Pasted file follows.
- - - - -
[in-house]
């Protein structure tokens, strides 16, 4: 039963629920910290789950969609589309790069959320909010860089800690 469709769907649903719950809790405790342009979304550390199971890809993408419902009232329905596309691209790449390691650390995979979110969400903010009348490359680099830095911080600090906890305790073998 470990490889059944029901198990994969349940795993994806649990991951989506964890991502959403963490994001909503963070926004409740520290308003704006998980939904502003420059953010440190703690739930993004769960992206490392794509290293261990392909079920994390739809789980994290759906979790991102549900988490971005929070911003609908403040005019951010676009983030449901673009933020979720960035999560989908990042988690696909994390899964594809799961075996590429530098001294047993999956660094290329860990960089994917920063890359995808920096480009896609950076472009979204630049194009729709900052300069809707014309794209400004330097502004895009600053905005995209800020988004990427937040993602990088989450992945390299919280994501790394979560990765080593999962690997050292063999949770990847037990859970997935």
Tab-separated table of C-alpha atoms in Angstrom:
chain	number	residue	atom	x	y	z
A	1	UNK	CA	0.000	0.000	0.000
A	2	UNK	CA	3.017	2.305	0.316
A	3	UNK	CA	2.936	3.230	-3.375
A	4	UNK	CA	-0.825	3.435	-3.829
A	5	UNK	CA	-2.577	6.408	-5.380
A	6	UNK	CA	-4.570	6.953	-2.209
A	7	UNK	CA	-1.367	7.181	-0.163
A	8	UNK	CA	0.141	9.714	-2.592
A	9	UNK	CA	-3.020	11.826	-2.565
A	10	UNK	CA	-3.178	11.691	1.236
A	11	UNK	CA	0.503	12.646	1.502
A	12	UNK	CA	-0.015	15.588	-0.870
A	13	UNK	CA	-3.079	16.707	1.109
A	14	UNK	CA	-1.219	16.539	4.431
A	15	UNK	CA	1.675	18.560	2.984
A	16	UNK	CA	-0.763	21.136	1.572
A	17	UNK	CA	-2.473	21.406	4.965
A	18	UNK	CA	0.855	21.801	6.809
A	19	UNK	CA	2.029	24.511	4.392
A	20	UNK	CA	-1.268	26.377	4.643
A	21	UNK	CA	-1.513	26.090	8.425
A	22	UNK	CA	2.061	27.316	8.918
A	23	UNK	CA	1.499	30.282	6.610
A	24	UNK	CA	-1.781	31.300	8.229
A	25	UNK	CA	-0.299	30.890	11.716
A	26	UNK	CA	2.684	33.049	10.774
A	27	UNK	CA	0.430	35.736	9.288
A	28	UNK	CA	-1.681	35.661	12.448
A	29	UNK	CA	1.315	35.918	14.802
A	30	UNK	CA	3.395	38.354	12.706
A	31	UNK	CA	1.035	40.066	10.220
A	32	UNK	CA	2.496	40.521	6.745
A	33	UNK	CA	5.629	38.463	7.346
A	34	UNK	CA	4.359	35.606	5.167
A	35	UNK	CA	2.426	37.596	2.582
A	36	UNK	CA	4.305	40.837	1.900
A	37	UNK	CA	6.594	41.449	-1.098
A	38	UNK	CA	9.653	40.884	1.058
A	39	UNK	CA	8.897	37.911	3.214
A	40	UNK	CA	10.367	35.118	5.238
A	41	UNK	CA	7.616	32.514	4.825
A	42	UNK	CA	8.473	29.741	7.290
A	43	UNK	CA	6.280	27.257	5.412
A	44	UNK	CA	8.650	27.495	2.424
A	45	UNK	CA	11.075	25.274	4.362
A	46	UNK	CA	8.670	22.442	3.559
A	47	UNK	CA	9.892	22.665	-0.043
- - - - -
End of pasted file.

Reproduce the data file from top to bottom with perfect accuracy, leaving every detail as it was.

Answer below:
[in-house]
């Protein structure tokens, strides 16, 4: 039963629920910290789950969609589309790069959320909010860089800690 469709769907649903719950809790405790342009979304550390199971890809993408419902009232329905596309691209790449390691650390995979979110969400903010009348490359680099830095911080600090906890305790073998 470990490889059944029901198990994969349940795993994806649990991951989506964890991502959403963490994001909503963070926004409740520290308003704006998980939904502003420059953010440190703690739930993004769960992206490392794509290293261990392909079920994390739809789980994290759906979790991102549900988490971005929070911003609908403040005019951010676009983030449901673009933020979720960035999560989908990042988690696909994390899964594809799961075996590429530098001294047993999956660094290329860990960089994917920063890359995808920096480009896609950076472009979204630049194009729709900052300069809707014309794209400004330097502004895009600053905005995209800020988004990427937040993602990088989450992945390299919280994501790394979560990765080593999962690997050292063999949770990847037990859970997935």
Tab-separated table of C-alpha atoms in Angstrom:
chain	number	residue	atom	x	y	z
A	1	UNK	CA	0.000	0.000	0.000
A	2	UNK	CA	3.017	2.305	0.316
A	3	UNK	CA	2.936	3.230	-3.375
A	4	UNK	CA	-0.825	3.435	-3.829
A	5	UNK	CA	-2.577	6.408	-5.380
A	6	UNK	CA	-4.570	6.953	-2.209
A	7	UNK	CA	-1.367	7.181	-0.163
A	8	UNK	CA	0.141	9.714	-2.592
A	9	UNK	CA	-3.020	11.826	-2.565
A	10	UNK	CA	-3.178	11.691	1.236
A	11	UNK	CA	0.503	12.646	1.502
A	12	UNK	CA	-0.015	15.588	-0.870
A	13	UNK	CA	-3.079	16.707	1.109
A	14	UNK	CA	-1.219	16.539	4.431
A	15	UNK	CA	1.675	18.560	2.984
A	16	UNK	CA	-0.763	21.136	1.572
A	17	UNK	CA	-2.473	21.406	4.965
A	18	UNK	CA	0.855	21.801	6.809
A	19	UNK	CA	2.029	24.511	4.392
A	20	UNK	CA	-1.268	26.377	4.643
A	21	UNK	CA	-1.513	26.090	8.425
A	22	UNK	CA	2.061	27.316	8.918
A	23	UNK	CA	1.499	30.282	6.610
A	24	UNK	CA	-1.781	31.300	8.229
A	25	UNK	CA	-0.299	30.890	11.716
A	26	UNK	CA	2.684	33.049	10.774
A	27	UNK	CA	0.430	35.736	9.288
A	28	UNK	CA	-1.681	35.661	12.448
A	29	UNK	CA	1.315	35.918	14.802
A	30	UNK	CA	3.395	38.354	12.706
A	31	UNK	CA	1.035	40.066	10.220
A	32	UNK	CA	2.496	40.521	6.745
A	33	UNK	CA	5.629	38.463	7.346
A	34	UNK	CA	4.359	35.606	5.167
A	35	UNK	CA	2.426	37.596	2.582
A	36	UNK	CA	4.305	40.837	1.900
A	37	UNK	CA	6.594	41.449	-1.098
A	38	UNK	CA	9.653	40.884	1.058
A	39	UNK	CA	8.897	37.911	3.214
A	40	UNK	CA	10.367	35.118	5.238
A	41	UNK	CA	7.616	32.514	4.825
A	42	UNK	CA	8.473	29.741	7.290
A	43	UNK	CA	6.280	27.257	5.412
A	44	UNK	CA	8.650	27.495	2.424
A	45	UNK	CA	11.075	25.274	4.362
A	46	UNK	CA	8.670	22.442	3.559
A	47	UNK	CA	9.892	22.665	-0.043